Govaerts R, 2012. World Checklist of Araceae. London, UK: Royal Botanic Gardens, Kew. http://apps.kew.org/wcsp/

Graveson R, 2012. Plants of Saint Lucia. http://www.saintlucianplants.com

Henderson L, 2012. Invasive Aroids. Sapia News. Newsletter of the Southern African plant invaders atlas, 23:1-5.

ISSG, 2012. Global Invasive Species Database (GISD). Auckland, New Zealand: University of Auckland. http://www.issg.org/database

Keating RC, 2004. Vegetative anatomical data and its relationship to a revised classification of the genera of Araceae. Annals of the Missouri Botanical Garden, 91(3):485-494.

Lorence DH; Flynn T, 2010. Checklist of the plants of Kosrae. Unpublished checklist. National Tropical Botanical Garden. Lawai, Hawaii: National Tropical Botanical Garden, 26.

MARCHANT CJ, 1970. Chromosome variation in Araceae: I. Pothoeae to Stylochitoneae. Kew Bulletin, 24:315-22.

Oviedo Prieto R; Herrera Oliver P; Caluff MG, et al. , 2012. National list of invasive and potentially invasive plants in the Republic of Cuba - 2011. (Lista nacional de especies de plantas invasoras y potencialmente invasoras en la República de Cuba - 2011). Bissea: Boletín sobre Conservación de Plantas del Jardín Botánico Nacional de Cuba, 6(Special Issue 1):22-96.

PIER, 2012. Pacific Islands Ecosystems at Risk. Honolulu, USA: HEAR, University of Hawaii. http://www.hear.org/pier/index.html

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Space JC; Flynn T, 2000. Report to the Government of Niue on invasive plant species of environmental concern. USDA Forest Service, Honolulu, 34.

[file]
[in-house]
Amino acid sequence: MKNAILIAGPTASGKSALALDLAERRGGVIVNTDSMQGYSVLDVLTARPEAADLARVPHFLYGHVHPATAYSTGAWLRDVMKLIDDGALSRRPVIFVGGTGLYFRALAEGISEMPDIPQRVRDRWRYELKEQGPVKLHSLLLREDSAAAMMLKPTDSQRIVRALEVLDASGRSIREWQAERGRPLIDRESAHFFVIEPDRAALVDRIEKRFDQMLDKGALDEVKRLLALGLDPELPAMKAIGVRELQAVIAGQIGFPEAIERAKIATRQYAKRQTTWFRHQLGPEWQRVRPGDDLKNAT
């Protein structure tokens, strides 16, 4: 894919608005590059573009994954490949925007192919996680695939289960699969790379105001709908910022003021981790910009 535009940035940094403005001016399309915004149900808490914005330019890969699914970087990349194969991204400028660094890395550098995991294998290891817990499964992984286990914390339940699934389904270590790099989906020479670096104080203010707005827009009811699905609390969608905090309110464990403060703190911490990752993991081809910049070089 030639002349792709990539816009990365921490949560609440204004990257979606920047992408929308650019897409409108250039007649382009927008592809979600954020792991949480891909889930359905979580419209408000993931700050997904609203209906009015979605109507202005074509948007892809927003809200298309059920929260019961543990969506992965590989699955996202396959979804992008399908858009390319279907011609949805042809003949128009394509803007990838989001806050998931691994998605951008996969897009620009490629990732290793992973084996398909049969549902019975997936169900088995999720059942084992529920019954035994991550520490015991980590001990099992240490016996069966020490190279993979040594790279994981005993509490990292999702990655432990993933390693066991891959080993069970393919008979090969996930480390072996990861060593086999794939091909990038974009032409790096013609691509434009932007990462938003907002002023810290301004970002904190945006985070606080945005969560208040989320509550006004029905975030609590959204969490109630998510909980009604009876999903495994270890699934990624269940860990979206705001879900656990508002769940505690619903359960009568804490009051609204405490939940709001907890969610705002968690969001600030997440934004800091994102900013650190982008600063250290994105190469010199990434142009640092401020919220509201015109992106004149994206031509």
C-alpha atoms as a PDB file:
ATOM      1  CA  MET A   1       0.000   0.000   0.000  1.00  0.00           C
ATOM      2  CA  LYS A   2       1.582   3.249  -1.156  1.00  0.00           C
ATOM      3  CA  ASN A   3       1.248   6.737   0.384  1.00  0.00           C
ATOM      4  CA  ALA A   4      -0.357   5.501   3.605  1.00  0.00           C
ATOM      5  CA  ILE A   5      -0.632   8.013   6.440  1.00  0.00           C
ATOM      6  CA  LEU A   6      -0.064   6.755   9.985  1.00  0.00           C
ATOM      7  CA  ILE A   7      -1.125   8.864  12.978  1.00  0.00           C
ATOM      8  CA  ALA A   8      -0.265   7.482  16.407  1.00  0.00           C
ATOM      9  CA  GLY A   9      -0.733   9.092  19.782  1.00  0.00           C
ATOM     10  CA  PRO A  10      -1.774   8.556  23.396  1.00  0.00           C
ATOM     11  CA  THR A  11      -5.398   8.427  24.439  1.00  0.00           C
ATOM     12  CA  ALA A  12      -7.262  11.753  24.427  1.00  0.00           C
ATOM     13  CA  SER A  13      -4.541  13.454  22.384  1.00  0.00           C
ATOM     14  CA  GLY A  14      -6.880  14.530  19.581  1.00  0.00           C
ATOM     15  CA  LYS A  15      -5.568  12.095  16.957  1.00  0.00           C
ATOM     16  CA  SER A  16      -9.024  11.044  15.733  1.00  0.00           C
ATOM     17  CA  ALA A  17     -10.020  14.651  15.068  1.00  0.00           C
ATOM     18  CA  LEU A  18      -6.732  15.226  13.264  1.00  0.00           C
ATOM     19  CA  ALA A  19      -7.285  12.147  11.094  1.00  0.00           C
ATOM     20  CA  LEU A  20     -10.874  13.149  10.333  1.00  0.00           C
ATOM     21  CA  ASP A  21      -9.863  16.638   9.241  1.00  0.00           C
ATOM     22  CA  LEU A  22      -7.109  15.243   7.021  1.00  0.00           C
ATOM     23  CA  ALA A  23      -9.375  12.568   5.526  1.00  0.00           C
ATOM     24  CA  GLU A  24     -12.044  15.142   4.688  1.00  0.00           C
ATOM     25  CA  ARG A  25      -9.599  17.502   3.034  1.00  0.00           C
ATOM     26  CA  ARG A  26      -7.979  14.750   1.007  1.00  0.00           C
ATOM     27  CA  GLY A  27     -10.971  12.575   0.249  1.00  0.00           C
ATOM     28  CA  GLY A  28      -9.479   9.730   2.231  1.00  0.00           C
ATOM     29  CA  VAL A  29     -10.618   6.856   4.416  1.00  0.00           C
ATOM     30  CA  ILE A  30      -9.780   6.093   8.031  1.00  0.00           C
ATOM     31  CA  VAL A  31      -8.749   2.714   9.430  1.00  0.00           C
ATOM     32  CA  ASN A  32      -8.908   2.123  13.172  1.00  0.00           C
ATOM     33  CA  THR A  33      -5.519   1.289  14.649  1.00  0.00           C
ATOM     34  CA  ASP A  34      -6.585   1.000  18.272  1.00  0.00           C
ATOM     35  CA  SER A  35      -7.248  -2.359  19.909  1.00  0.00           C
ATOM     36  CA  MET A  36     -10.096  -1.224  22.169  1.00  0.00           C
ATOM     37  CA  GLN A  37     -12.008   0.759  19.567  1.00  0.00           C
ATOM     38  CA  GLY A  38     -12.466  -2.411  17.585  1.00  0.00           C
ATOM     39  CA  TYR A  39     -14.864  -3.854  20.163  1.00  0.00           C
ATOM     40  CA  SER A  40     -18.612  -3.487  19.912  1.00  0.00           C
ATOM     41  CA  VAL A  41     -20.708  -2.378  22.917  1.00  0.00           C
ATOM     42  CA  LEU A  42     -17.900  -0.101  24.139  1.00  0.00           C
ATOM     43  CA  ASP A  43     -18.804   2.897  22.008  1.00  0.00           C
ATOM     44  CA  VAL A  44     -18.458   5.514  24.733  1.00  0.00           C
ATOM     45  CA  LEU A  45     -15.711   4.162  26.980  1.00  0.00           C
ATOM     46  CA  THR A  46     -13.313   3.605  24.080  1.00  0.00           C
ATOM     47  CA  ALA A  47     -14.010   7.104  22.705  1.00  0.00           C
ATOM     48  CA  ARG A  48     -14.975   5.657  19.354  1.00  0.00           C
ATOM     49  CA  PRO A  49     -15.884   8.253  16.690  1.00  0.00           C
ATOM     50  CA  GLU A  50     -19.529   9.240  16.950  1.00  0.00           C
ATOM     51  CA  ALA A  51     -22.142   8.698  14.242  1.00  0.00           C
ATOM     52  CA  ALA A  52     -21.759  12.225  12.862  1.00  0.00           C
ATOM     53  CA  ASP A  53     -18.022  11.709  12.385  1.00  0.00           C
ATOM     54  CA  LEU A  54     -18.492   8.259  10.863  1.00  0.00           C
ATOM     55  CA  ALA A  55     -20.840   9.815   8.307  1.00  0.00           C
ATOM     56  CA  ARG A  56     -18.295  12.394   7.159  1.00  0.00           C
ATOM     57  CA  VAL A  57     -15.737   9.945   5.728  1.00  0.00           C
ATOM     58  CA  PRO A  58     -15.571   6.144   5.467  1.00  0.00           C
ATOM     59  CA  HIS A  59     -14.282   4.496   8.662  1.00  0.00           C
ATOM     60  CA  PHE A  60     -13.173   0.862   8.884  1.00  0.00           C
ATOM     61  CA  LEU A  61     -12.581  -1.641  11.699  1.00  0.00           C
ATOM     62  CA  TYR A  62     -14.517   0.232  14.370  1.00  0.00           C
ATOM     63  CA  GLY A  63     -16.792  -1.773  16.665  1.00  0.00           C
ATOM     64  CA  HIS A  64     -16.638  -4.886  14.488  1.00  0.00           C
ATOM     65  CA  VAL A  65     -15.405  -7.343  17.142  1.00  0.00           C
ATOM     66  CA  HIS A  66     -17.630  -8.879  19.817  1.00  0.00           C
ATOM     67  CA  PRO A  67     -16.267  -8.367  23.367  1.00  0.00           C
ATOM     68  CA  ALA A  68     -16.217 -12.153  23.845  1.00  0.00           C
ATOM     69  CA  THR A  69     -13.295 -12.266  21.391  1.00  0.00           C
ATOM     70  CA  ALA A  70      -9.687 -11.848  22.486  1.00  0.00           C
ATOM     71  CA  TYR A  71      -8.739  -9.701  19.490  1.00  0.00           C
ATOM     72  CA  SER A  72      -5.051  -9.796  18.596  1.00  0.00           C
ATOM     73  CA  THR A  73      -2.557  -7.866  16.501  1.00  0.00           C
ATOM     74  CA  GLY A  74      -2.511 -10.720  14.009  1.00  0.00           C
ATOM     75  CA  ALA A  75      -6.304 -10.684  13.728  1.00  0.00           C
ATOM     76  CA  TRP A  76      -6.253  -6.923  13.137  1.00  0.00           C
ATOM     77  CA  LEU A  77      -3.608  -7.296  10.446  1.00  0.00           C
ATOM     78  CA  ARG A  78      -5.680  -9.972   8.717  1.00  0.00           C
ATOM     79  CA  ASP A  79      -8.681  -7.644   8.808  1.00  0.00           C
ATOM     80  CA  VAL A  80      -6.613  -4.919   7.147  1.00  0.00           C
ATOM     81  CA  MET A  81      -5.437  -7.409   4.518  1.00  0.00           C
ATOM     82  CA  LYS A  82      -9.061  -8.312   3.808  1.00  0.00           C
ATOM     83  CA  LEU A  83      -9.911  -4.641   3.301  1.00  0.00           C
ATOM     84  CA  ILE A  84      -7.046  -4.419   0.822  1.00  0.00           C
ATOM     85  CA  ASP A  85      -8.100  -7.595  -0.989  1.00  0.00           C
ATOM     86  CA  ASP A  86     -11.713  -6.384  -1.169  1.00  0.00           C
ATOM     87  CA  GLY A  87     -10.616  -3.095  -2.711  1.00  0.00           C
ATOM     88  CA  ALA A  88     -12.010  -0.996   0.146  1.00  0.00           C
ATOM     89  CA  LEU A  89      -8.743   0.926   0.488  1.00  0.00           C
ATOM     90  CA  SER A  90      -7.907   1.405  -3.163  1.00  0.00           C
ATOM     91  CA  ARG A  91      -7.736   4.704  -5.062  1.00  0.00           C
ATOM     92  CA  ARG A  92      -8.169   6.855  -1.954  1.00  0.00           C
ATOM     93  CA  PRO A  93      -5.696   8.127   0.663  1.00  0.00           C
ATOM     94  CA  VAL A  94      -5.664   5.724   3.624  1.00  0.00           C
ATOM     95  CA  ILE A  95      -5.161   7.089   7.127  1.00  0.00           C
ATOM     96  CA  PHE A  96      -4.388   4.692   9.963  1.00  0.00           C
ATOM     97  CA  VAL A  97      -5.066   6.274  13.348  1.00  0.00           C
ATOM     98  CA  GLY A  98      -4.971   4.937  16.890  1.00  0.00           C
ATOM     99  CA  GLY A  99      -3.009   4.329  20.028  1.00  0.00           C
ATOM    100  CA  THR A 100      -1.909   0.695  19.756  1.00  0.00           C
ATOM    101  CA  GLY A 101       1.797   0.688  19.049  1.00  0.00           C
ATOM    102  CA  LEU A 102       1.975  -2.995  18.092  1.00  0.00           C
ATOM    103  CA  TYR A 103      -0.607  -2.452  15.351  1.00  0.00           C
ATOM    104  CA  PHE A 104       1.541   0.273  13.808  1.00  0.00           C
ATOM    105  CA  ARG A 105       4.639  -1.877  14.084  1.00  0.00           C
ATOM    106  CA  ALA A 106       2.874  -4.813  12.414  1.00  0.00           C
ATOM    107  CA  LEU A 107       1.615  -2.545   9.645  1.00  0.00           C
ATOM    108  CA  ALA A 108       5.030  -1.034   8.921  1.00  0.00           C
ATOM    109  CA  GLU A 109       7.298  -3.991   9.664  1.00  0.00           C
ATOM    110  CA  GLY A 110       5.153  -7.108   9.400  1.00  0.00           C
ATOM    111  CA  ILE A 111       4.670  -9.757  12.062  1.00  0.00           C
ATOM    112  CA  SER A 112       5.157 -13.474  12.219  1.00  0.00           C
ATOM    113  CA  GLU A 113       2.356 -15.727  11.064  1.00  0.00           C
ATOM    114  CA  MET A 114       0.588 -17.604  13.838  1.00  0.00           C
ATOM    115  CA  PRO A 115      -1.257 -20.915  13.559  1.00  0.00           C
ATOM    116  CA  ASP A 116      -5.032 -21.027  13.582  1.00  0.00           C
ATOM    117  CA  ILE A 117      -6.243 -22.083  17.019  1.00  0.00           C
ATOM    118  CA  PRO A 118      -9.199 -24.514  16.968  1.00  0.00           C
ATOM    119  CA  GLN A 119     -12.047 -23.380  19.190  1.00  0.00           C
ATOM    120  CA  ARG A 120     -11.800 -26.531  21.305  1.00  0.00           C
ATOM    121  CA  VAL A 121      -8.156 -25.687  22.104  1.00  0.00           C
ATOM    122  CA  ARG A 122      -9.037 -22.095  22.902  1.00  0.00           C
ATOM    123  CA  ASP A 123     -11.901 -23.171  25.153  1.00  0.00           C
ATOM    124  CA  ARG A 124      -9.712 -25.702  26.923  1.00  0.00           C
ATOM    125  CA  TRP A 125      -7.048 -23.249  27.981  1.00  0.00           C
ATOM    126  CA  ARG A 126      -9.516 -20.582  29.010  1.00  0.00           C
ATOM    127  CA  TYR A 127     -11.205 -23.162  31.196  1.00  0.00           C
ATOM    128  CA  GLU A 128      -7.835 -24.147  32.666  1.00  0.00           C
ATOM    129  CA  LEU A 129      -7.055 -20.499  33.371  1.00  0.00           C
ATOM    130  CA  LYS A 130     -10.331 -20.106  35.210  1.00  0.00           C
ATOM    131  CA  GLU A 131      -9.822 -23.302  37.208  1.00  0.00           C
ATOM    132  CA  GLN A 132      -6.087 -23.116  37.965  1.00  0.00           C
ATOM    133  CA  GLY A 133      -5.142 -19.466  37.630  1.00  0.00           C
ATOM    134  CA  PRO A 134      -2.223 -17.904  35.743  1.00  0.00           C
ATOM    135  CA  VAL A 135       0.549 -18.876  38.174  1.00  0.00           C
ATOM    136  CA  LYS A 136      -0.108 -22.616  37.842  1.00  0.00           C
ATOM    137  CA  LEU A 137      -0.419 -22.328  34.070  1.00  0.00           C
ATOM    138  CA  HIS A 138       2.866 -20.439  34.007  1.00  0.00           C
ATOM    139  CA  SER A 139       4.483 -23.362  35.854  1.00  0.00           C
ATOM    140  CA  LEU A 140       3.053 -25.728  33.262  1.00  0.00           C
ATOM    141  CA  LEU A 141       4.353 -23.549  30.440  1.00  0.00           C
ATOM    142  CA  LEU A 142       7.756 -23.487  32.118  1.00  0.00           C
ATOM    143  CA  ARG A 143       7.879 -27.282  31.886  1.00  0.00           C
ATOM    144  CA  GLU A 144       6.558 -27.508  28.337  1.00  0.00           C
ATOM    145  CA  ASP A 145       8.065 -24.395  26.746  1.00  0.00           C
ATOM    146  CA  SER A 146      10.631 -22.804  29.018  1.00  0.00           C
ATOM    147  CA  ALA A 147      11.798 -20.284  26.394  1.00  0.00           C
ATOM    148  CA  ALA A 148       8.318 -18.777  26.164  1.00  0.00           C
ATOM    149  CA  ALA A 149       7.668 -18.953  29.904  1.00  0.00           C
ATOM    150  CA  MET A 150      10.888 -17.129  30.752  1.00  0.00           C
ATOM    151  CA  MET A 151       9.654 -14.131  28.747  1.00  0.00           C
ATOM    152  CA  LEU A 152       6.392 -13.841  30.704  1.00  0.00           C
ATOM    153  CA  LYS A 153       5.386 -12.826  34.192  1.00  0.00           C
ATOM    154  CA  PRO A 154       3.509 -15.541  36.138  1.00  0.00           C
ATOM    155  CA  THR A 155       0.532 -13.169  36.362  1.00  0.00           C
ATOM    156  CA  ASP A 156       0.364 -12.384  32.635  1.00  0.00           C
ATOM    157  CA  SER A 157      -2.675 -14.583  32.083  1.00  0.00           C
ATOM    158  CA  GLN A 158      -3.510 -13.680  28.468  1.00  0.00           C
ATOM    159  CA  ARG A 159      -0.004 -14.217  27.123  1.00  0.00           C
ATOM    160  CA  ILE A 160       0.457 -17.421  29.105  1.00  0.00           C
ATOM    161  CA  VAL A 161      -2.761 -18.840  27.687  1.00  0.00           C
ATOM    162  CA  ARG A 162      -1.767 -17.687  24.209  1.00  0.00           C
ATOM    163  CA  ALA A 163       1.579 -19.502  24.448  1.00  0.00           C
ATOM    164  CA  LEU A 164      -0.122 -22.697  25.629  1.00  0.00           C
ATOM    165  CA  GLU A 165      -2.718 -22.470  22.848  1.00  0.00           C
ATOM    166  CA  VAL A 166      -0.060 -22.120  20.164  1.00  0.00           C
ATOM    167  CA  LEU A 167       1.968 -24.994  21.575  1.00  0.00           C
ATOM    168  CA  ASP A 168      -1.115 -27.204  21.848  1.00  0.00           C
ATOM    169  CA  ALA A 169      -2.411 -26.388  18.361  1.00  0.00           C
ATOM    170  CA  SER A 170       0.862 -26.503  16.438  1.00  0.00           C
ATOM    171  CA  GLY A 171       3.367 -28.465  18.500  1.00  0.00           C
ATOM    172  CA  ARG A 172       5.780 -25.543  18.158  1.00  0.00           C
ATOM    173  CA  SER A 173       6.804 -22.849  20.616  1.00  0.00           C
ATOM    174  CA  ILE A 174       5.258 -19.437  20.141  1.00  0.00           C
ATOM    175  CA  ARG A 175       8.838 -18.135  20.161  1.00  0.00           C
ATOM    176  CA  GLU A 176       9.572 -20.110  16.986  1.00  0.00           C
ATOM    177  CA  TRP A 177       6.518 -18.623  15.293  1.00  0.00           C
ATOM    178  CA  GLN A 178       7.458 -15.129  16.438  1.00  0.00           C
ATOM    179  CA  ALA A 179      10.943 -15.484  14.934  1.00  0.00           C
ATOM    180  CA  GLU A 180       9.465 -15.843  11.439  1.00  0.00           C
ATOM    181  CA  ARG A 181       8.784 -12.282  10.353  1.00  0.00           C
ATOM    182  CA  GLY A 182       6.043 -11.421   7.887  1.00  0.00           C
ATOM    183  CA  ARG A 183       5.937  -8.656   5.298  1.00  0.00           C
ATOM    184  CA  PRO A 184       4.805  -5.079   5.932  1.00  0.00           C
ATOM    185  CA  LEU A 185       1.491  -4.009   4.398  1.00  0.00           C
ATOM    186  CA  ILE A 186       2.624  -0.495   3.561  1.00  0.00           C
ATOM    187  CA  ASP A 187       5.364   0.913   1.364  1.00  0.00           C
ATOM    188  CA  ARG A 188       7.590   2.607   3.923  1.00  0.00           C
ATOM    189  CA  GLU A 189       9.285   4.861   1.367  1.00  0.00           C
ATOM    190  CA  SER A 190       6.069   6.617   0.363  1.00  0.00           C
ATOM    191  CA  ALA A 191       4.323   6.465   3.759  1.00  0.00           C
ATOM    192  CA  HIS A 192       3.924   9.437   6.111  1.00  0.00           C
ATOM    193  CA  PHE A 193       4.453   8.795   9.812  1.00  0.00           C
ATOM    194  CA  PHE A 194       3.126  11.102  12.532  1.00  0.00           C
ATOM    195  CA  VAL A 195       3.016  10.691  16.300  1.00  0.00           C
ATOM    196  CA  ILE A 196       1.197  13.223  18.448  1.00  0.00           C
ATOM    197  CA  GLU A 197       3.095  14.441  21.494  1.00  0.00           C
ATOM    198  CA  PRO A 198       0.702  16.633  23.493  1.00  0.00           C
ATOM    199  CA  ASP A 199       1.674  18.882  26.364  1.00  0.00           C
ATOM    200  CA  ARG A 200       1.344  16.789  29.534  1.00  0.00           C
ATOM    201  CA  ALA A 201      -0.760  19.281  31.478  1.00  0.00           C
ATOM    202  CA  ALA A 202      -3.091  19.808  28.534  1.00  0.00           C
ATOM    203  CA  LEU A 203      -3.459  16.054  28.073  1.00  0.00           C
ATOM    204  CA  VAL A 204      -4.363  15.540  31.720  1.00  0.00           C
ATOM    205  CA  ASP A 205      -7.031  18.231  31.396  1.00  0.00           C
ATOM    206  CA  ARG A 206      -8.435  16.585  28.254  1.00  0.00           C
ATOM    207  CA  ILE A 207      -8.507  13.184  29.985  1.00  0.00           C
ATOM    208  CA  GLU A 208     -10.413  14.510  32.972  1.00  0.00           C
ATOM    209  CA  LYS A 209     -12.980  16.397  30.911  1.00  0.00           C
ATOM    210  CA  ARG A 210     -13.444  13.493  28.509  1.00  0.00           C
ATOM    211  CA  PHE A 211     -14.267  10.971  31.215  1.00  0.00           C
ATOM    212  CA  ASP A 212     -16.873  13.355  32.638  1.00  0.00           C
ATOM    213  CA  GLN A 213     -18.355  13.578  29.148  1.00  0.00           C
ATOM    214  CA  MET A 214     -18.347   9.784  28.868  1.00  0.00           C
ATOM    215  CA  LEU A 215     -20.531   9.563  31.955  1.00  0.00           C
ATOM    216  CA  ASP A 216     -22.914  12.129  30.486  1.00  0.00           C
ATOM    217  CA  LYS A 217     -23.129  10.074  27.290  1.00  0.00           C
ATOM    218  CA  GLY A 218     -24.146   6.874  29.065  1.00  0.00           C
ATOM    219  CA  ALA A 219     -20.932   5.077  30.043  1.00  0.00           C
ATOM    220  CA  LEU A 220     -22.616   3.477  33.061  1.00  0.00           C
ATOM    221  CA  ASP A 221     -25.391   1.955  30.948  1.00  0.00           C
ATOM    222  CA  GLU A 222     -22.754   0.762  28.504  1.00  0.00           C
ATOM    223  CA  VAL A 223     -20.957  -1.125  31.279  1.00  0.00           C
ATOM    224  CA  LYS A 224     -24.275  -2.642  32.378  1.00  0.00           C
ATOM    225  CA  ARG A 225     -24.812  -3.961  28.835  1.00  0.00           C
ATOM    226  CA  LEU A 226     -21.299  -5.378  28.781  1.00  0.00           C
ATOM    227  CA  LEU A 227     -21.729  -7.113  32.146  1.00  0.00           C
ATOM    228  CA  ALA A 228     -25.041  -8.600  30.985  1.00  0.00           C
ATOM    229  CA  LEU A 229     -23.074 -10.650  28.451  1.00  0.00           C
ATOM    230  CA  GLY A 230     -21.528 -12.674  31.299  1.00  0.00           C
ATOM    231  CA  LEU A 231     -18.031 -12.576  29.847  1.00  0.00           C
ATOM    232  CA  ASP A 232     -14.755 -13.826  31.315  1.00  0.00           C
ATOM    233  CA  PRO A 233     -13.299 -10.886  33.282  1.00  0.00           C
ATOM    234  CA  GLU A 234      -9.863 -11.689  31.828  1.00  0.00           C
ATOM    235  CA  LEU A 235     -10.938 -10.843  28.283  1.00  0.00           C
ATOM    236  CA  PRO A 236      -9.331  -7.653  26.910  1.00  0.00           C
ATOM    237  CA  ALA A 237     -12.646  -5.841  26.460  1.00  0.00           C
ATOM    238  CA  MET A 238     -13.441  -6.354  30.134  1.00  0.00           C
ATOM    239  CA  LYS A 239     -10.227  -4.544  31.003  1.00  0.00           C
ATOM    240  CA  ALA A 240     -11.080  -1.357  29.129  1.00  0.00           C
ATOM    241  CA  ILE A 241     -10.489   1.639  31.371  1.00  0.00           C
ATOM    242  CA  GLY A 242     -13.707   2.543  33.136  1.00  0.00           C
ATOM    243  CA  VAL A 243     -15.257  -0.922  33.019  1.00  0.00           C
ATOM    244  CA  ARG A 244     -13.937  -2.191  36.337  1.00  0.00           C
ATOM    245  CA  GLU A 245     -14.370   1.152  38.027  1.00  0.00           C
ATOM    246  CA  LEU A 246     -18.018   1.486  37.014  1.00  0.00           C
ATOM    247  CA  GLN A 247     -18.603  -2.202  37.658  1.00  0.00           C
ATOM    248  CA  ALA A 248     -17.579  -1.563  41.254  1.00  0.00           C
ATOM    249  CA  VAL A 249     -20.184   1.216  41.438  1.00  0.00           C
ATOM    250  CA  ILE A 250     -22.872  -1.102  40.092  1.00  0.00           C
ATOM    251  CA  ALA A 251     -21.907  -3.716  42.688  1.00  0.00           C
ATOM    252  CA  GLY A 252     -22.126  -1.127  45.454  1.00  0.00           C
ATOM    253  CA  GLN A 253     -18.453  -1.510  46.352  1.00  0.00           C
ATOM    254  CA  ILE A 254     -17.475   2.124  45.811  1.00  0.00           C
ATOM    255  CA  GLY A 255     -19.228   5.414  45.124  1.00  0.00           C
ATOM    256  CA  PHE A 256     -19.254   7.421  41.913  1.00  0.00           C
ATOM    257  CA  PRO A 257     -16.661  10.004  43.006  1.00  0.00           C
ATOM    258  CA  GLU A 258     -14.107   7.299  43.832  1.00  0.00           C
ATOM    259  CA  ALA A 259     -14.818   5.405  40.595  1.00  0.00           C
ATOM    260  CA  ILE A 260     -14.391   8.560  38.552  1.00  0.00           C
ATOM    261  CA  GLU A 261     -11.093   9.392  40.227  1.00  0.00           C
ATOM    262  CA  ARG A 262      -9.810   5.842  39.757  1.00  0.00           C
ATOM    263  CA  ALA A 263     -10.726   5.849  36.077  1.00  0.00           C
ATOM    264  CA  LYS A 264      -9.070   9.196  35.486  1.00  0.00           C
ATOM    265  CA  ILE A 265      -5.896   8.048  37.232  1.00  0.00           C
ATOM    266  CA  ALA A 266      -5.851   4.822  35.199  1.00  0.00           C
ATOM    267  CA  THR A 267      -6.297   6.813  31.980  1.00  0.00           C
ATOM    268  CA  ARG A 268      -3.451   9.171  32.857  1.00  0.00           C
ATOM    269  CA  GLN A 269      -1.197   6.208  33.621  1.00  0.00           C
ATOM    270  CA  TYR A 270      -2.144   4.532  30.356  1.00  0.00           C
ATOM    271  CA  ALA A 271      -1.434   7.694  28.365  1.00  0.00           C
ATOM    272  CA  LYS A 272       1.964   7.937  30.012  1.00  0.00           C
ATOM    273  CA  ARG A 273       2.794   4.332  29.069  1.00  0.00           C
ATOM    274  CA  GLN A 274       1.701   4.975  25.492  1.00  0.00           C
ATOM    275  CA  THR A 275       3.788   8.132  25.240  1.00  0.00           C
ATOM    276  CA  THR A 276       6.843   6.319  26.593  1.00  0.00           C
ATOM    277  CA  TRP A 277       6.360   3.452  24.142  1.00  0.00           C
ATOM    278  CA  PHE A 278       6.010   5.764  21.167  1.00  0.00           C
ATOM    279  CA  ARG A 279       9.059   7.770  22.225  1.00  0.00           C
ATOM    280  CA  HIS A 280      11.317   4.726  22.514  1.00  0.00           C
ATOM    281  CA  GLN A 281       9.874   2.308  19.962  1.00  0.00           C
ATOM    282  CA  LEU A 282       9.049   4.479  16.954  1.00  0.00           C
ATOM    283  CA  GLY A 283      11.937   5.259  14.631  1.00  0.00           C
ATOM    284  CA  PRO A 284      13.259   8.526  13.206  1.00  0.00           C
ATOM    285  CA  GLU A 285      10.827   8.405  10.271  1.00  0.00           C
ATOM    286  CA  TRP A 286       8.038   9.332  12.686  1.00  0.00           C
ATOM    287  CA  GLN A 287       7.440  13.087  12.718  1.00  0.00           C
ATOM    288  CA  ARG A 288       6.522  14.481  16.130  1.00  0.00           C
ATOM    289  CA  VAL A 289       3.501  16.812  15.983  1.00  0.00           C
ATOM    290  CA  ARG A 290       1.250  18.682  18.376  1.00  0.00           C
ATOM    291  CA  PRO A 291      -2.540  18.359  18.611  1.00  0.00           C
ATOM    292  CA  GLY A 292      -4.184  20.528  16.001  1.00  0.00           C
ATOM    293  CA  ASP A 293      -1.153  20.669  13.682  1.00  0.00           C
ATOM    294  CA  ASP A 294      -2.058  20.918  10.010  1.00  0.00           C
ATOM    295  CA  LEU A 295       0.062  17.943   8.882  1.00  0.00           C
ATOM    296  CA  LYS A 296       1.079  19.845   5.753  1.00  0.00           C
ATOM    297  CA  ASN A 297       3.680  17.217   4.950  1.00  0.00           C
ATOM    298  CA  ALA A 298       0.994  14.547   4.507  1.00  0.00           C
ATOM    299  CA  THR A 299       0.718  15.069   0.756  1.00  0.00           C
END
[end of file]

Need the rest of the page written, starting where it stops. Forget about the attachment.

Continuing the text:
Space JC; Imada CT, 2004. Report to the Republic of Kiribati on invasive plant species on the islands of Tarawa, Abemama, Butaritari and Maiana. Cont. no. 2003-006 to the Pac. Biol. Surv. USDA Forest Service and Bishop Museum, Honolulu.

Space JC; Lorence DH; LaRosa AM, 2009. Report to the Republic of Palau: 2008 update on Invasive Plant Species. Hilo, Hawaii, USA: USDA Forest Service, 227. http://www.sprep.org/att/irc/ecopies/countries/palau/48.pdf

Space JC; Waterhouse BM; Newfield M; Bull C, 2004. Report to the Government of Niue and the United Nations Development Programme: Invasive plant species on Niue following Cyclone Heta. 80 pp. [UNDP NIU/98/G31 - Niue Enabling Activity.] http://www.hear.org/pier/reports/niue_report_2004.htm

Stevens PF, 2012. Angiosperm Phylogeny Website. http://www.mobot.org/MOBOT/research/APweb/

The Plant List, 2013. The Plant List: a working list of all plant species. Version 1.1. London, UK: Royal Botanic Gardens, Kew. http://www.theplantlist.org

USDA-ARS, 2012. Germplasm Resources Information Network (GRIN). Online Database. Beltsville, Maryland, USA: National Germplasm Resources Laboratory. https://npgsweb.ars-grin.gov/gringlobal/taxon/taxonomysearch.aspx

Varnham K, 2006. Database of non-native species occurring in UK Overseas Territories. [JNCC Report 372.]

Wagner WL; Herbst DR; Sohmer SH, 1999. Manual of the flowering plants of Hawaii. Revised edition. Honolulu, Hawai'i, USA: Bishop Museum Press, 1919 pp.

Wunderlin RP; Hansen BF, 2008. Atlas of Florida Vascular Plants. Florida, USA: University of South Florida. http://www.plantatlas.usf.edu/

Contributors

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7/12/12 Original text by:

Julissa Rojas-Sandoval, Department of Botany-Smithsonian NMNH, Washington DC, USA

Pedro Acevedo-Rodríguez, Department of Botany-Smithsonian NMNH, Washington DC, USA